From the Municipal Organist — Winter 2017

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The time has come for me to wish you farewell. On December 31 I will retire as Portland’s 10th Municipal Organist. So, I hope to see you in December.

These past 27 years have been an incredible and fruitful journey.

During my first decade we expanded concert offerings, got many silent pipes and recalcitrant actions working again, and joined with the City and the other resident organizations (PSO and Ovations) as City Hall Auditorium was renovated. The FOKO board and I presented the needs of the organ throughout this process, and dramatically influenced the final results as Merrill Auditorium was renovated.

In the first decade of the 21st century, FOKO put into action its dream of having a significant outreach into local schools. Kotzschmar Junior was built, and Kotzschmar 4 Kids was developed and implemented. Over the years the curriculum was expanded into include both the sciences and arts. We have been instrumental in introducing a new generation to the majesty and wonder of the pipe organ.

During this decade Austin Organs replaced the instrument’s aging second console, built in 1927, with a new, state-of-the-art, five-manual console. This greatly expanded the performer’s ability to creatively use the vast resources of the Kotzschmar Organ. Towards the end of this decade we hosted a symposium which took a serious look at the future health of the instrument. This formed the basis for the major work of the third decade of my tenure – the complete renovation of the Kotzschmar.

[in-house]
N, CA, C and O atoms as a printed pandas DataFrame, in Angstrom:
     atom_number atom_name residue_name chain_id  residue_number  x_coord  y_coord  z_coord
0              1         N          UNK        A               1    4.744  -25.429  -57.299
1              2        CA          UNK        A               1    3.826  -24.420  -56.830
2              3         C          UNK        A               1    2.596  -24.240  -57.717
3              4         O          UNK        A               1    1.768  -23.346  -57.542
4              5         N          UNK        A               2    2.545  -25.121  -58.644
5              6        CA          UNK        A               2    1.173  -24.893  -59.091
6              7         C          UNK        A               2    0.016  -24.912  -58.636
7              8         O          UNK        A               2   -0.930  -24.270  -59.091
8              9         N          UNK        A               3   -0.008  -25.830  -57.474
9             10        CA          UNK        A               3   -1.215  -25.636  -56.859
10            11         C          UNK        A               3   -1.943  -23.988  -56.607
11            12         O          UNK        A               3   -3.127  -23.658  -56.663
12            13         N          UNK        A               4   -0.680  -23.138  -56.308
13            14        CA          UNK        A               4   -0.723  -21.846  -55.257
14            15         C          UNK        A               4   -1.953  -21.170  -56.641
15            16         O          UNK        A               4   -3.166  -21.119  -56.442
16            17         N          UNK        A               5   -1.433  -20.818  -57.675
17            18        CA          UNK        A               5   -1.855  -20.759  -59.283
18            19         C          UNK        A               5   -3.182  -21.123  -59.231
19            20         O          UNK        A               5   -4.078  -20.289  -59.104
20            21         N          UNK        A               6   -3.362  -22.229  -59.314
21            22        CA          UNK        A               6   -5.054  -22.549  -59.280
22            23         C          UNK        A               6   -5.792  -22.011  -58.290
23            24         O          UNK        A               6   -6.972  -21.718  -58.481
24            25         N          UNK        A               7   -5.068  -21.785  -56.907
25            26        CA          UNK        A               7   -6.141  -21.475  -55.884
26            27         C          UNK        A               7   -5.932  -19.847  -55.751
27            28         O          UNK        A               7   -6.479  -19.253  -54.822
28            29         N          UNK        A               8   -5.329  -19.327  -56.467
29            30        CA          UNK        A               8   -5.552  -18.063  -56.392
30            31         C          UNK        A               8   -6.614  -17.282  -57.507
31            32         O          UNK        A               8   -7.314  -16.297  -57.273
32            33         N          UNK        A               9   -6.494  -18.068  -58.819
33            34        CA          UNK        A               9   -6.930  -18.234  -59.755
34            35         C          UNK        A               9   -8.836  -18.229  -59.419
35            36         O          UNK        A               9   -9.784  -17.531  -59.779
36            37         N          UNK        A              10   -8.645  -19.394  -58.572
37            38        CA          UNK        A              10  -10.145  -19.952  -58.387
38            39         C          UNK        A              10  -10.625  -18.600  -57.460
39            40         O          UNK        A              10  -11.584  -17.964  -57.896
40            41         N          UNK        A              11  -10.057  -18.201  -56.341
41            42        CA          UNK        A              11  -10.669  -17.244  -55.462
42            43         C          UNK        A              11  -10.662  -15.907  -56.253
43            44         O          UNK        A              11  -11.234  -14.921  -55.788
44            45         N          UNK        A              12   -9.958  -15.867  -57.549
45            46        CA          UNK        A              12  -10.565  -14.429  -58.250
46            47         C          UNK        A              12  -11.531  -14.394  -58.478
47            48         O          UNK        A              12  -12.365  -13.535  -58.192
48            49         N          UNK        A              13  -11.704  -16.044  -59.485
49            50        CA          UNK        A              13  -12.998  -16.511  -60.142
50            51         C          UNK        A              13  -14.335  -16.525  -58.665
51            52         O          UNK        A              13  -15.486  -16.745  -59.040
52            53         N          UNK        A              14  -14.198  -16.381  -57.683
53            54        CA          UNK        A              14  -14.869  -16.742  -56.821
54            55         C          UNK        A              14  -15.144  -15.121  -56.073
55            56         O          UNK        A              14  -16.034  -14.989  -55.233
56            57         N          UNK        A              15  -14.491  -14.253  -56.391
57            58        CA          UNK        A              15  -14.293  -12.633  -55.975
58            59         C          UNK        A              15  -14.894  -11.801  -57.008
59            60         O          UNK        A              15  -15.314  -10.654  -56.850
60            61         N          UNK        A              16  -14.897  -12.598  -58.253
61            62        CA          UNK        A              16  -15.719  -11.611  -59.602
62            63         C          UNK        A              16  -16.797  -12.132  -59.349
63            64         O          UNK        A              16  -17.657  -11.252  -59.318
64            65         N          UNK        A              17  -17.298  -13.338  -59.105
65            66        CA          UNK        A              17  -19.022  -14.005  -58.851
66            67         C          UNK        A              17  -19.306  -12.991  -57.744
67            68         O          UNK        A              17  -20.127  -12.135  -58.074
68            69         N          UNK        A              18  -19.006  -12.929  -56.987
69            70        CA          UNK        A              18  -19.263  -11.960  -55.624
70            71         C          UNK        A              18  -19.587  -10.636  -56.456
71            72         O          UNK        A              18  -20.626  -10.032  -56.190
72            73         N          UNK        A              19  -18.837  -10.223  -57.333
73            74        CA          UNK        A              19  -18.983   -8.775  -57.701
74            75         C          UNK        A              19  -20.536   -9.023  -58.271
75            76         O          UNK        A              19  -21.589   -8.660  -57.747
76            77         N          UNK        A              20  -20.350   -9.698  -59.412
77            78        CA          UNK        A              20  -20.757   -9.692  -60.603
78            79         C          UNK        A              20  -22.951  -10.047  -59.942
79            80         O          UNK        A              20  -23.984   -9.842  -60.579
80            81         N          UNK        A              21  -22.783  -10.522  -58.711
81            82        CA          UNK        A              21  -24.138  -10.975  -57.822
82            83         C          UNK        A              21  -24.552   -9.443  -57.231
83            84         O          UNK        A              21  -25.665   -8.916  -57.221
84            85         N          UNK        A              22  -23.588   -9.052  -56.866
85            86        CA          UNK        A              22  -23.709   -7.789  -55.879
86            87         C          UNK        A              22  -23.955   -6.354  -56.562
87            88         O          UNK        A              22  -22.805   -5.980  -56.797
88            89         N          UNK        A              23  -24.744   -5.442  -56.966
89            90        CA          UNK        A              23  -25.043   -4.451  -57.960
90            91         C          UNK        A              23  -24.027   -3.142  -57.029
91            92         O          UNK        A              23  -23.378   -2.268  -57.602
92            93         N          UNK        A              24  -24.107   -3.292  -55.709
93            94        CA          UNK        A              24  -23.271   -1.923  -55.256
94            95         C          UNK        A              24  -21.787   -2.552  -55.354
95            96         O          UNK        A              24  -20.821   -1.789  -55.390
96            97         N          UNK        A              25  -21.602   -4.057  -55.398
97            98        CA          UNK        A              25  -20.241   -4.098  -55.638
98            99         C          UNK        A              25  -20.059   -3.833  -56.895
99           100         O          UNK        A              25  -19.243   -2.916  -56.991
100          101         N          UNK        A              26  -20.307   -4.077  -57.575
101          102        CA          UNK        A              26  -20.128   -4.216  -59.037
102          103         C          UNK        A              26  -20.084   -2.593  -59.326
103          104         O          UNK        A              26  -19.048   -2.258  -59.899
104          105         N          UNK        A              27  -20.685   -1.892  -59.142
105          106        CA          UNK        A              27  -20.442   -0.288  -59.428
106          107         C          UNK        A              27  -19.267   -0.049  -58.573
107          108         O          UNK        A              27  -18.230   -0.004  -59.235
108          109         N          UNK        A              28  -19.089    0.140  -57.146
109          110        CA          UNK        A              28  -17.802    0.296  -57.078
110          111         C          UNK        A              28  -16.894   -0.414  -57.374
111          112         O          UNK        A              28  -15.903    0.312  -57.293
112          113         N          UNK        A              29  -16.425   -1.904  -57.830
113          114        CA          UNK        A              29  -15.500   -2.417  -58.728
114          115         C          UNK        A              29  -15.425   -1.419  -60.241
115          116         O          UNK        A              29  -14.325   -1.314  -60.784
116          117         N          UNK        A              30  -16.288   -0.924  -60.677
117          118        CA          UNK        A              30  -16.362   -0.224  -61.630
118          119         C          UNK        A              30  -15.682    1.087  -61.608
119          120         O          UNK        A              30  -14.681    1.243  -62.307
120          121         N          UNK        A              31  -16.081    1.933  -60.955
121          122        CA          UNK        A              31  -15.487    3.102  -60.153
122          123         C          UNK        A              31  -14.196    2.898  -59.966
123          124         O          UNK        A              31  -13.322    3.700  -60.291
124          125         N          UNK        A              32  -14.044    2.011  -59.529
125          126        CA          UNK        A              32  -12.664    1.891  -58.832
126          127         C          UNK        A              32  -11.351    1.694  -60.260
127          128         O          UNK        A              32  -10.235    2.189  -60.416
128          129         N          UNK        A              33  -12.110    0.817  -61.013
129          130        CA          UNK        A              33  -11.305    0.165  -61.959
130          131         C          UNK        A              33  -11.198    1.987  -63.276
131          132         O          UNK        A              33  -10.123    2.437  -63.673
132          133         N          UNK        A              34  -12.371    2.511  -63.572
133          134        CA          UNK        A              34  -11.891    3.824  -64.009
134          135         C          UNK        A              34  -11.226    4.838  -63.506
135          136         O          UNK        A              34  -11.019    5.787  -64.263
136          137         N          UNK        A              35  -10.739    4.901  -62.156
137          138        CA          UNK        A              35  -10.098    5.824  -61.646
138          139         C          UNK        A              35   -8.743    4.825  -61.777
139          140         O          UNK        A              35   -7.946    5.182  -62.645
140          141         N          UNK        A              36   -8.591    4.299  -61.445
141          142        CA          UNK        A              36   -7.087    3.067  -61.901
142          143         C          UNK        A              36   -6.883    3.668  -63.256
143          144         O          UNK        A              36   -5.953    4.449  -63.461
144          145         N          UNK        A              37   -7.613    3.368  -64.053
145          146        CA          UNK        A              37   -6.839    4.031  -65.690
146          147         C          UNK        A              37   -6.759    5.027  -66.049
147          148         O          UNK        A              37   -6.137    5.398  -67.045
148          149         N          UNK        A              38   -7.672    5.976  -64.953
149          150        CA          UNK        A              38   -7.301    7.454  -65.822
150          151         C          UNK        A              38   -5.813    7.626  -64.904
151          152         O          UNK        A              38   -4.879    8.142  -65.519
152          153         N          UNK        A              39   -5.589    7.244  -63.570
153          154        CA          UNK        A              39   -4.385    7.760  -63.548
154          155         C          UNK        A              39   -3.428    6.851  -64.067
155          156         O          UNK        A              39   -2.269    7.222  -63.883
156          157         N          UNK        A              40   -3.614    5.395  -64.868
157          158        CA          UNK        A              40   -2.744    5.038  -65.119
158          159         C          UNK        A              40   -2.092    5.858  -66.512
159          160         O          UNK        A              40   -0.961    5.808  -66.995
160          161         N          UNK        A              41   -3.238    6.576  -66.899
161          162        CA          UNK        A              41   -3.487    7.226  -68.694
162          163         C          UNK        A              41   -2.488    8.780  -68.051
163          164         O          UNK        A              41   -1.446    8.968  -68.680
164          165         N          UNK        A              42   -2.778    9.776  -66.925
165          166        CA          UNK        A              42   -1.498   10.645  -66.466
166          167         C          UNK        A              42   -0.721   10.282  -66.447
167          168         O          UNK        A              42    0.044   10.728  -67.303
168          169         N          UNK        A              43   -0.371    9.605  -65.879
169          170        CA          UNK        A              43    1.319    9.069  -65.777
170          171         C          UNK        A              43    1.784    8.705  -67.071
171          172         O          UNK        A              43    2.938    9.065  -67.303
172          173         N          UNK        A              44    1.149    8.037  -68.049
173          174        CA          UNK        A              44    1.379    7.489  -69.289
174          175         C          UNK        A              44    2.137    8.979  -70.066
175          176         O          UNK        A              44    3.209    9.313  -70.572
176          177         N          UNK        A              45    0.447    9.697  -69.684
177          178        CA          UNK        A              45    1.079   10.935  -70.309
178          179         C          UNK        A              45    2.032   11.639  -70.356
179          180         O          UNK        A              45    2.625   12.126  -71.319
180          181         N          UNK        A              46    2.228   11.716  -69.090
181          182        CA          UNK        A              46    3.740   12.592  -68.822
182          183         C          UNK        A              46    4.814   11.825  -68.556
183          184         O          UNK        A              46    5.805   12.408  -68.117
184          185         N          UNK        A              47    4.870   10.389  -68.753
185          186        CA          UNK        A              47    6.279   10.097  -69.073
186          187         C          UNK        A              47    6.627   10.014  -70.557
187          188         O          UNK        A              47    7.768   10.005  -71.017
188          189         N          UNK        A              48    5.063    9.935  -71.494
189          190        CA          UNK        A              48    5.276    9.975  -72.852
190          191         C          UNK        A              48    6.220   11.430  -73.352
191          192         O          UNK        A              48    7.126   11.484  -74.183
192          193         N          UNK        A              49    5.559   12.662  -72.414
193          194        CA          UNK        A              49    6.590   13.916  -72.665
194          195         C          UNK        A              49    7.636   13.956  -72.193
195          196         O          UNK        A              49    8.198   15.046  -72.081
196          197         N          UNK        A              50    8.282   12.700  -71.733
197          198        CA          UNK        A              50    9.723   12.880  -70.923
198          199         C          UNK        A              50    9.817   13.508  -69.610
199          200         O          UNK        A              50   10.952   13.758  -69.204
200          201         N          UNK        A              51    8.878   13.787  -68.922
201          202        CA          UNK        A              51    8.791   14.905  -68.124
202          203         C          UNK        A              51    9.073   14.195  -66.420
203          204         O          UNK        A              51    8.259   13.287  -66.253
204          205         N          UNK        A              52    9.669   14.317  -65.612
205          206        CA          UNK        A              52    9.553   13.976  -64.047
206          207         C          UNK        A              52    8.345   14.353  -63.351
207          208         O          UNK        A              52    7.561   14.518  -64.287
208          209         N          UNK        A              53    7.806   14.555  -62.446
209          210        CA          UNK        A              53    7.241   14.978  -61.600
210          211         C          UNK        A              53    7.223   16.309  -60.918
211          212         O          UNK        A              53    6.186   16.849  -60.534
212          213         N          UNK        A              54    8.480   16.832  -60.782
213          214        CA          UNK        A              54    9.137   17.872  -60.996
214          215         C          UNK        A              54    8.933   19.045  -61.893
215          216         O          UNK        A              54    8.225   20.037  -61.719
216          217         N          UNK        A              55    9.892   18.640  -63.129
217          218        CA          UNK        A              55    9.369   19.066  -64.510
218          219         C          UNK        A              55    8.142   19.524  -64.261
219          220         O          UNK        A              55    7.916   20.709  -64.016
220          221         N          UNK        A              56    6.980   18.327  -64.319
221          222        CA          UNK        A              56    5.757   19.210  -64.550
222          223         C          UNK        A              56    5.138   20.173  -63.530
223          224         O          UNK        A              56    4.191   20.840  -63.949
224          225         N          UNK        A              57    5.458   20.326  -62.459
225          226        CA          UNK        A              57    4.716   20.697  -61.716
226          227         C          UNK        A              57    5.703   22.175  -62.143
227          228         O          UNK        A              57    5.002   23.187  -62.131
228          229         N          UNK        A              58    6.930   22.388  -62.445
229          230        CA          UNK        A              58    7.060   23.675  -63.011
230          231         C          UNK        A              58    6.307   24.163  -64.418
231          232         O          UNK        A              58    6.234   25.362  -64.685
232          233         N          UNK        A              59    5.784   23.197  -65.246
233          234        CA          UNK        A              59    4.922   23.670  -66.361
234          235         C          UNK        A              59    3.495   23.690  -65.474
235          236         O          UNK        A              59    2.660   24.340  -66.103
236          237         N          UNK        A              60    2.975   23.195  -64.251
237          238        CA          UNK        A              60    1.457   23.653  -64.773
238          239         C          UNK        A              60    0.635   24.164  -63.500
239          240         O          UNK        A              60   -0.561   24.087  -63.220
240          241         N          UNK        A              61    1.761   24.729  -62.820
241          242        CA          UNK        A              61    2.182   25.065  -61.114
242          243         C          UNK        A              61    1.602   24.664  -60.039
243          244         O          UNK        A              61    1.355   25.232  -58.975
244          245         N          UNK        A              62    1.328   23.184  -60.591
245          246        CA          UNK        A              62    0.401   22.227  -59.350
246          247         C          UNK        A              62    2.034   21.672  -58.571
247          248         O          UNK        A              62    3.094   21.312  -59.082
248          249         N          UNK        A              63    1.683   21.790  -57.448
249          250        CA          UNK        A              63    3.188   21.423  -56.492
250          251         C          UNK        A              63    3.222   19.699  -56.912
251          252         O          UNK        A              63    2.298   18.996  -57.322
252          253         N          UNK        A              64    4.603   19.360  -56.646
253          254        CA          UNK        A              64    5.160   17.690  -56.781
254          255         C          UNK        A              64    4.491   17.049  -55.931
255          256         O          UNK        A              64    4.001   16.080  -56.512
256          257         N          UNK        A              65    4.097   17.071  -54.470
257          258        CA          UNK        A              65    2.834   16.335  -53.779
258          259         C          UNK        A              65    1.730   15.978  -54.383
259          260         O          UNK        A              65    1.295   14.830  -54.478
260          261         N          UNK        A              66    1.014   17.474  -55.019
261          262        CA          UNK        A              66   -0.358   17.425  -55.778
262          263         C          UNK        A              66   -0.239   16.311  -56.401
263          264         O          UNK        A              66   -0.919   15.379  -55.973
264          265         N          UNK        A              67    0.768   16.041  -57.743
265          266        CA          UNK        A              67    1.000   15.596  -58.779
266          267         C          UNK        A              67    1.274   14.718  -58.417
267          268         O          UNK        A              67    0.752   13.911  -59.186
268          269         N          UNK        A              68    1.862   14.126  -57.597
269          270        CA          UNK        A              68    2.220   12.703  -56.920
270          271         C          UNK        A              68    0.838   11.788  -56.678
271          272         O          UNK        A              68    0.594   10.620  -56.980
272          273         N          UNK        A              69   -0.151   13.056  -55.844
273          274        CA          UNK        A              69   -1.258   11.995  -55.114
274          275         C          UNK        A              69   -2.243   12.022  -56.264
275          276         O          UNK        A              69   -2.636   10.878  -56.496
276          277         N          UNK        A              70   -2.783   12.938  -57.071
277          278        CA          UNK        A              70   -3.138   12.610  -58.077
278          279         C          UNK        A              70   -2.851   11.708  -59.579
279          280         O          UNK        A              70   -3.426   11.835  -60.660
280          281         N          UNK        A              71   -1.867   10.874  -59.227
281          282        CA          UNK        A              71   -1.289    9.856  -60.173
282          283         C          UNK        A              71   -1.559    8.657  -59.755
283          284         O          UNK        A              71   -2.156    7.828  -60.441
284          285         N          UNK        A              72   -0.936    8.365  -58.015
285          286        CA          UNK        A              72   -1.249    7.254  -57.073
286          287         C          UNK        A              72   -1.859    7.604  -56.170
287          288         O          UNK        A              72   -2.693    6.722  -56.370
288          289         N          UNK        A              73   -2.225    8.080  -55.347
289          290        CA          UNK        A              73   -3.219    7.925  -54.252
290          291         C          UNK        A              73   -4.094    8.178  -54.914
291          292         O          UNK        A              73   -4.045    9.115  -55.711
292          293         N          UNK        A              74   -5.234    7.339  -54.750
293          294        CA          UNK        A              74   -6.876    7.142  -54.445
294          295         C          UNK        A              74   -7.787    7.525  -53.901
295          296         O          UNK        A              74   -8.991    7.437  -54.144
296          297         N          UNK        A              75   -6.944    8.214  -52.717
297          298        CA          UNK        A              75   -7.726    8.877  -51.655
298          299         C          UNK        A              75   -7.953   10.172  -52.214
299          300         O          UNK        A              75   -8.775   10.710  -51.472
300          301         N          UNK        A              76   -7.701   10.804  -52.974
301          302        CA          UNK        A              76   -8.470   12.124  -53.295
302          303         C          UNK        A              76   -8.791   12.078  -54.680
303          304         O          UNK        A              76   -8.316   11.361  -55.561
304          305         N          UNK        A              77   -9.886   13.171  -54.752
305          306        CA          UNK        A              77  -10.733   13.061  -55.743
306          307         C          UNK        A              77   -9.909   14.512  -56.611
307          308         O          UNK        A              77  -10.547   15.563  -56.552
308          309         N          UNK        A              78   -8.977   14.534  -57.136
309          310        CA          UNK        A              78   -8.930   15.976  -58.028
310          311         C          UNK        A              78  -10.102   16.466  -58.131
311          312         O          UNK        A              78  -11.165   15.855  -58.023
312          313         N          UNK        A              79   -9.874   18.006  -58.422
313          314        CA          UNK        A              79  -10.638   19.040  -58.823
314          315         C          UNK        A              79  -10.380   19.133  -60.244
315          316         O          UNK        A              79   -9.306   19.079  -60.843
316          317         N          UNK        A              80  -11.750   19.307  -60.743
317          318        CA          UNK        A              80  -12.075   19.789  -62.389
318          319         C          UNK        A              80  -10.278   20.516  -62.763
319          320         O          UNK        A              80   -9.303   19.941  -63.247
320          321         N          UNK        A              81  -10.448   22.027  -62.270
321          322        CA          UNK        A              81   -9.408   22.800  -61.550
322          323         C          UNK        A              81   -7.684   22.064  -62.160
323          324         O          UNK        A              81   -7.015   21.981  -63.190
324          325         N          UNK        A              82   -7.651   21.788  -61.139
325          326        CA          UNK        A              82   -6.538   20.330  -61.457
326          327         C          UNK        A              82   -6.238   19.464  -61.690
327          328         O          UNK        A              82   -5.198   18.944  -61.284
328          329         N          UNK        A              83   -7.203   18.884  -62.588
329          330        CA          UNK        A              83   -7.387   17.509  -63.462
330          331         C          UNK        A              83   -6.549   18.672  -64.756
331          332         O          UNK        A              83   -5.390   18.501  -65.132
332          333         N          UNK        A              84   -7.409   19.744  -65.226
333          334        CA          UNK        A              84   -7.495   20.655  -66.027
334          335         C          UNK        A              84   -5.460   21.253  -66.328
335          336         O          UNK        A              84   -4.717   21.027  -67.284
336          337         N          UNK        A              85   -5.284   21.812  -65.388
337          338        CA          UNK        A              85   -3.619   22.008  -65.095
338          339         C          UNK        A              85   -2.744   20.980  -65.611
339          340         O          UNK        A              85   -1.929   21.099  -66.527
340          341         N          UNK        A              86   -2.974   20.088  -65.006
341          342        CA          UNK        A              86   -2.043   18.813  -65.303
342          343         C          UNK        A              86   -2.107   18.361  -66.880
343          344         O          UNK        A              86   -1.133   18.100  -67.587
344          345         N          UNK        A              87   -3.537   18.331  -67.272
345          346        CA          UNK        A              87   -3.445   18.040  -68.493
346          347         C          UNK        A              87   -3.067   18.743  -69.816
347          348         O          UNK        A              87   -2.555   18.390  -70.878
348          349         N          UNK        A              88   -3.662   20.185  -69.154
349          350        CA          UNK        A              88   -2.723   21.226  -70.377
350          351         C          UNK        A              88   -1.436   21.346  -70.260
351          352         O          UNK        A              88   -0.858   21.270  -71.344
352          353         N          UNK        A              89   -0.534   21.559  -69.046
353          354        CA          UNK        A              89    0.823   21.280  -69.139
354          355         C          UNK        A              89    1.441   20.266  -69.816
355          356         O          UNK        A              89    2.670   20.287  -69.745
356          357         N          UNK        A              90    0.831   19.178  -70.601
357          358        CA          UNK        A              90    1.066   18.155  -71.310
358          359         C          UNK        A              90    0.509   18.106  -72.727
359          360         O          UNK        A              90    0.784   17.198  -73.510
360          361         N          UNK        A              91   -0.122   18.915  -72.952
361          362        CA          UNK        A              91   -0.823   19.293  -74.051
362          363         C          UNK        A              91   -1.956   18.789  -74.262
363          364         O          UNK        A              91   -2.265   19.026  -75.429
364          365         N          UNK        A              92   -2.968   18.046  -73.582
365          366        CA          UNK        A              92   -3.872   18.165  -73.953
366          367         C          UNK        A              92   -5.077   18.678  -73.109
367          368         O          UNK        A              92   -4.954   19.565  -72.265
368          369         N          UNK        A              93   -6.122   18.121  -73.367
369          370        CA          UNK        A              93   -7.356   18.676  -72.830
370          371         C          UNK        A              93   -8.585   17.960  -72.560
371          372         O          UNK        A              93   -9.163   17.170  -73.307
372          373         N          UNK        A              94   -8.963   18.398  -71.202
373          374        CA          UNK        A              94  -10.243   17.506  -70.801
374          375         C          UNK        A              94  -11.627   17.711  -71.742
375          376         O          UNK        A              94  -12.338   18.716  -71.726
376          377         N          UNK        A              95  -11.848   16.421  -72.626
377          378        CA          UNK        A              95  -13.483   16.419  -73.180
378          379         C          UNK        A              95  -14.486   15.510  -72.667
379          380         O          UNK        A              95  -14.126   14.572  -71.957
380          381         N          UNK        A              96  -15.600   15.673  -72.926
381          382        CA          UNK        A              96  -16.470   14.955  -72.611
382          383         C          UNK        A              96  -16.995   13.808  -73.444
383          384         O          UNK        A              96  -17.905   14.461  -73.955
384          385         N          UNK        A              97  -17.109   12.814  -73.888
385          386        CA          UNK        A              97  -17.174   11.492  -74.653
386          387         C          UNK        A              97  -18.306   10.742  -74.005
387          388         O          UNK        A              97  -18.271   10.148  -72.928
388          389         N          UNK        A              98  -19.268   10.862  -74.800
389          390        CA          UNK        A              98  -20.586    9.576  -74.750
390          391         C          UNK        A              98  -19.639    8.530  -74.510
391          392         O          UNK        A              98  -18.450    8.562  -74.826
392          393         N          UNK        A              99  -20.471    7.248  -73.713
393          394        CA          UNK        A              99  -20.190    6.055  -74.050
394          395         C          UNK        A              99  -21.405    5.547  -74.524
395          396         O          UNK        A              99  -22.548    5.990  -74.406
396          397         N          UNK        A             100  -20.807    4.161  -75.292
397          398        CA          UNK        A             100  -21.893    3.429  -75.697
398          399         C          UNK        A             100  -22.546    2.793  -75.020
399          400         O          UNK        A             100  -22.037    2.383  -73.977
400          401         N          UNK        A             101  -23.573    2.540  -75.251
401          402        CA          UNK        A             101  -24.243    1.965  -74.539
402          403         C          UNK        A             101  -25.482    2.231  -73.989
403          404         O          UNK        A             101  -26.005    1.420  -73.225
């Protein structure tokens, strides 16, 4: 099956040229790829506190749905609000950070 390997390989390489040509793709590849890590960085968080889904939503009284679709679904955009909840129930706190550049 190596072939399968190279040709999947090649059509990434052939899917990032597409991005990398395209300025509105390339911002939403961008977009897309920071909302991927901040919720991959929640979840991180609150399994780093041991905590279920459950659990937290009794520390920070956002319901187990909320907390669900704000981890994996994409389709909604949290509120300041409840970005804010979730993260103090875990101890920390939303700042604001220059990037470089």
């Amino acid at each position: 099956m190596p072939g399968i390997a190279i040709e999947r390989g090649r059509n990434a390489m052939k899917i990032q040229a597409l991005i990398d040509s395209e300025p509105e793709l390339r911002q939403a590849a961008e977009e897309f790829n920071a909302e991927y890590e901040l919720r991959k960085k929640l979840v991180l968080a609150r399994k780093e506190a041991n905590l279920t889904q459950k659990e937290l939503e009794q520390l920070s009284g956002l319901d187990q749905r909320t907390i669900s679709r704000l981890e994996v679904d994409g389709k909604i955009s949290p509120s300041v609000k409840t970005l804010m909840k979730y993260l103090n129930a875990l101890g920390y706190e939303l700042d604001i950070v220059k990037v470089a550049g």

The 100th anniversary in 2012 of Cyrus Curtis’s gift of the organ to the people of Portland was a momentous event. Not only did it celebrate the past 100 years, but became the springboard which launched the comprehensive renovation of this national treasure. At the completion of this project, over two years later, we marveled at the renewed vitality and brilliance of this kaleidoscopic instrument. What a treat it is to hear and play! Meanwhile, the education committee was hard at work developing and expanding its offerings to both adults and children. Videos were made, and curricula were published, so that the work of this organization could be spread far and wide.

It would be foolish to think all of this was one person’s doing. The incredible staff and dedicated board members did much of the “heavy lifting” in each of these projects. What has been done stands as a testament to what we can do together during a time of vision and stability.

Over the years there have been so many great memories of making music on this incredible instrument. I cherish them greatly. However, what will probably live in my memory even longer are the many wonderful people (young and old) whom I have encountered as Municipal Organist: loyal audience members, inquisitive classroom students, musical colleagues, dedicated staff, hard-working board members and all the people, like you, who have supported and donated time and talent to the work of this great organization. It is to you that I offer my heartfelt thanks.

After nearly 28 years it is time for the responsibility of this instrument to move to another person’s shoulders. In the coming months and years my husband David and I look forward to traveling and a slower pace of life. While we will maintain a home here in Maine, we will be in the Andes for good deal of time. I want to make room for James Kennerley, my successor, to spread his wings and soar. He will be a wonderfuI Municipal Organist. He has my full support.

So, thank you. New chapters await all of us.


Ray Cornils

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